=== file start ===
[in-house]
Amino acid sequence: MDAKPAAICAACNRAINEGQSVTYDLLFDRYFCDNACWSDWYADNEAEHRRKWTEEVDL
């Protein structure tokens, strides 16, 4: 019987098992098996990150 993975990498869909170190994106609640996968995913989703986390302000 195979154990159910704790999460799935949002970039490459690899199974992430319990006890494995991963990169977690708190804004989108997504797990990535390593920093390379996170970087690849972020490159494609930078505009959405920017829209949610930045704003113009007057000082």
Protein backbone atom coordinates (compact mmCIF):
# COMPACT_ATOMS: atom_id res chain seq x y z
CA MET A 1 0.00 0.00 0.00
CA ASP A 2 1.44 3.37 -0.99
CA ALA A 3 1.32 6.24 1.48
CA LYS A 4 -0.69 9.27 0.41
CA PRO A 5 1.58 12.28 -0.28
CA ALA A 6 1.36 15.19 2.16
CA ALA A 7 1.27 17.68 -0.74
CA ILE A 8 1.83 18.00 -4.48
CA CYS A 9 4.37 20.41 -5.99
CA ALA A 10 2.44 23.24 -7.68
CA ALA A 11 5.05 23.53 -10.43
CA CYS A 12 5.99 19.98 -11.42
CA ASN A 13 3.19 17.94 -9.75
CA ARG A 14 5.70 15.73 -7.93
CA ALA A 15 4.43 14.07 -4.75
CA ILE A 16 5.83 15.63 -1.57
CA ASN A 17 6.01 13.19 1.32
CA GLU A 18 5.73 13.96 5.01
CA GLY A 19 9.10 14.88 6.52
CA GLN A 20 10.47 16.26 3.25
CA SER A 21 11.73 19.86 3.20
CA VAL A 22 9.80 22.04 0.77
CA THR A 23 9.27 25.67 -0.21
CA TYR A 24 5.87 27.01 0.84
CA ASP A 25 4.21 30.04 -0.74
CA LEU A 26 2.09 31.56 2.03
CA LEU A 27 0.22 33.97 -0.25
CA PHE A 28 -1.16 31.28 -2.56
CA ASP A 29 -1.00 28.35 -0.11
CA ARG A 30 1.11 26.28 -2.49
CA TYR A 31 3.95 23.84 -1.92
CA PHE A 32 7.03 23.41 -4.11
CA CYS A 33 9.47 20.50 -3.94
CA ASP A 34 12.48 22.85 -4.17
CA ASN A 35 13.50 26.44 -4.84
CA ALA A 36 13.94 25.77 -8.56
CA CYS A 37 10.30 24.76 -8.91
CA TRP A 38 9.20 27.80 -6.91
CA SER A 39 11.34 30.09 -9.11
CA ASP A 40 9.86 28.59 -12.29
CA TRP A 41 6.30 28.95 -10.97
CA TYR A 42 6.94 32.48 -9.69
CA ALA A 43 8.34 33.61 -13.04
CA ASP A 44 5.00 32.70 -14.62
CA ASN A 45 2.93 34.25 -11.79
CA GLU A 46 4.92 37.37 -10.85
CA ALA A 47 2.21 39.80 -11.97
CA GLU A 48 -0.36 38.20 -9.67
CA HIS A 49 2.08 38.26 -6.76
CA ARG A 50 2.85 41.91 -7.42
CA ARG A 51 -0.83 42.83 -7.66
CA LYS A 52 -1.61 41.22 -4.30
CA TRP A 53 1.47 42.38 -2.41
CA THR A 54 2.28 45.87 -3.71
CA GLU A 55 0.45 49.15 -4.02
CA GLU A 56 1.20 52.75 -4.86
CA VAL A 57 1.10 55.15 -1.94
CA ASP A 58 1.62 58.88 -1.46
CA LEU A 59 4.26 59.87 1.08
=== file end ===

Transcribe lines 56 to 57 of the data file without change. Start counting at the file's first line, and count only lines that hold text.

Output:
CA ARG A 51 -0.83 42.83 -7.66
CA LYS A 52 -1.61 41.22 -4.30